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The Sirens of Suspense



“What if you could read a book and treat it as a competition between you and its author? 

This is the question at the heart of Will Lavender’s second novel, Dominance. Like in his debut, Obedience, which was a 2008 New York TimesBestseller, we once again find ourselves on a college campus.

It is 1994,and Vermont’s small Jasper College has decided to offer an experimental night class, “Unraveling a Literary Mystery”, to only nine handpicked students. The class is shrouded in controversy as the professor, famed literary scholarRichard Aldiss, will be teaching via video feed from prison, where he has been serving a life sentence since 1982 for the murder of two female graduate students. The victims killed with an axe and their bodies’ decorated with the works of reclusive author Paul Fallows. It is Fallows around whom the night class revolves. His two novels, The Coil and The Golden Silence, are believed by scholars to beriddled with clues. The goal of the class? For the students to follow the clue sand learn Fallow’s true identity. 

Aldiss inducts the students into the Procedure, a game played by Fallow scholars where the players reenact scenes from the novels – but the game becomes dangerous,and lines begin to blur when students realize they have been playing far longer than they knew. Alex Shipley quickly emerges as the student fated to complete the task set by the professor, and follows the twisted path to solve the riddle of Fallow’s identity – acquitting Richard Aldiss of the murders in the process.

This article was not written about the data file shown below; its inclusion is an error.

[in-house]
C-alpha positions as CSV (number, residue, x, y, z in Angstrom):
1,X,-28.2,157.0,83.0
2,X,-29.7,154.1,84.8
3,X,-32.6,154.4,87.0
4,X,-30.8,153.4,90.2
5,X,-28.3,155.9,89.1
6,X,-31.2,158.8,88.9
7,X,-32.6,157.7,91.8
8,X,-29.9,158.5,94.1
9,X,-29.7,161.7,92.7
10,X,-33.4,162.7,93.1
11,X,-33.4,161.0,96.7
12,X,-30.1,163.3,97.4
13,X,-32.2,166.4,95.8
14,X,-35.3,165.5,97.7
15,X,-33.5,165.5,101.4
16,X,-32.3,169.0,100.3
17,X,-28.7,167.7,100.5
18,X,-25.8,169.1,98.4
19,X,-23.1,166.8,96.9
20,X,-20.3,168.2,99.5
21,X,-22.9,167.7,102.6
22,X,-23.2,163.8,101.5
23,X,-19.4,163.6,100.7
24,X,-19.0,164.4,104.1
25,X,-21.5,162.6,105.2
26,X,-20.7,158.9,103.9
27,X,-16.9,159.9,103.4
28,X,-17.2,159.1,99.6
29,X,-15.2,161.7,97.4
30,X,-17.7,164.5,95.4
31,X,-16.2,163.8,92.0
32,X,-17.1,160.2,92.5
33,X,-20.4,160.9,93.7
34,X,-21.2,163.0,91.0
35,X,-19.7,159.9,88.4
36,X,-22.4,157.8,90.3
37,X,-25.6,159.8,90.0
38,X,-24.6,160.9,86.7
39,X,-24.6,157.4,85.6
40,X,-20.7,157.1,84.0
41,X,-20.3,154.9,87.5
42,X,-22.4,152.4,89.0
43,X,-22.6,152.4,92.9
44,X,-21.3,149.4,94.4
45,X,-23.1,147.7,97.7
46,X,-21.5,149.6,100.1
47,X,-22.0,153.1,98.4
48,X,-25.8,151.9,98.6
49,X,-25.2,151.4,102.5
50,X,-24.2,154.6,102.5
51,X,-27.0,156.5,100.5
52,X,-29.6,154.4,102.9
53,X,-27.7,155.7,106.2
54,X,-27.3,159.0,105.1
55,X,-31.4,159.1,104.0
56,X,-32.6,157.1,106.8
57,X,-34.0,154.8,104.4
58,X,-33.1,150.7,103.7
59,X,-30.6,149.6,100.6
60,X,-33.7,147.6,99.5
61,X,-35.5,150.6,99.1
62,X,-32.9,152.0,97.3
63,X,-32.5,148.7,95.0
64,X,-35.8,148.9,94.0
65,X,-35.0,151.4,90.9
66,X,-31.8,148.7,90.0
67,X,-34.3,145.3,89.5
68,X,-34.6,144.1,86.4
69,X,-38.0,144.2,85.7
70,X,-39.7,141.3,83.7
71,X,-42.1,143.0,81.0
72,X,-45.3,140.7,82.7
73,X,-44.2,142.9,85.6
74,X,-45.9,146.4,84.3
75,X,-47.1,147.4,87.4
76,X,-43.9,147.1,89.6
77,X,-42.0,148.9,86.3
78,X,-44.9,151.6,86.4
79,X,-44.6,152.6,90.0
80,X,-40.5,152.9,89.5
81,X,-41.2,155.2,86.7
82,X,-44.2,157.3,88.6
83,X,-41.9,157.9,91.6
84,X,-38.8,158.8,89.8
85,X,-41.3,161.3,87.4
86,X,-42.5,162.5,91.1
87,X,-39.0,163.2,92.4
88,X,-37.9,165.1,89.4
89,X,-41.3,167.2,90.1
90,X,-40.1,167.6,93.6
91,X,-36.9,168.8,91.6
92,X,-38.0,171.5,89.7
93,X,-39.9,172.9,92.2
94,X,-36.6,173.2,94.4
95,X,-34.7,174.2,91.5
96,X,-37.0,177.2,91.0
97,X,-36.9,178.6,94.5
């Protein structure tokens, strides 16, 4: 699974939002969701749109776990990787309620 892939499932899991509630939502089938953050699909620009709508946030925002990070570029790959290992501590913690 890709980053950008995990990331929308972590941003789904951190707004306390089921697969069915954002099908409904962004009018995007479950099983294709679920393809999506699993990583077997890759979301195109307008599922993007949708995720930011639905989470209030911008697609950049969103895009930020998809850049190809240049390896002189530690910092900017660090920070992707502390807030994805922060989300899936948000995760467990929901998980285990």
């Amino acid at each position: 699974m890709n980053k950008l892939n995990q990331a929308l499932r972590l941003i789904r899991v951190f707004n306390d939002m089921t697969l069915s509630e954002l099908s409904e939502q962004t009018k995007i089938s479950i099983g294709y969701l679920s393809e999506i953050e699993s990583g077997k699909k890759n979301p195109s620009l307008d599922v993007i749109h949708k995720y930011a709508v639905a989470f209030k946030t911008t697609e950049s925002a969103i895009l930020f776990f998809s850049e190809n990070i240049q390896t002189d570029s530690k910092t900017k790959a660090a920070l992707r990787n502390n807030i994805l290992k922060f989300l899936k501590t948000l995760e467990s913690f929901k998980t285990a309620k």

In the present day, a student from the night class is found murdered – the body arranged in the same way the graduate students’ had been years before. Alex,now a professor at Harvard, returns to Jasper at the request of the police to investigate Aldiss and her former classmates, who have all been brought together for the funeral. Had she been wrong fifteen years ago, has theProcedure begun again, and how many of the nine will survive?

Lavender created a fabulously diverse cast of characters for the night class. Calling them together to stay in a mansion inhabited by an eccentric, makeup-wearing dean makes the modern story line reminiscent of one of Christie’s manor house mysteries. Dominance is truly a feat of psychological suspense (though Lavender prefers to call his genre “puzzle thrillers”) – you think you know what happened fifteen years before, but asLavender unveils each clue, the faster the finger of guilt changes direction. Dominance keeps you guessing to the end . .. or is it just the beginning?


If you liked Dominance, consider:

Obedience by Will Lavender

TheMagus by John Fowles

39Clues by Rick Riordan (Y.A.)

TheWesting Game by Ellen Raskin (Y.A.)

TheGame (1997 film,which some believe was loosely based on TheMagus)

This review originally posted on The Poisoned Pen blog, read it and comment here:

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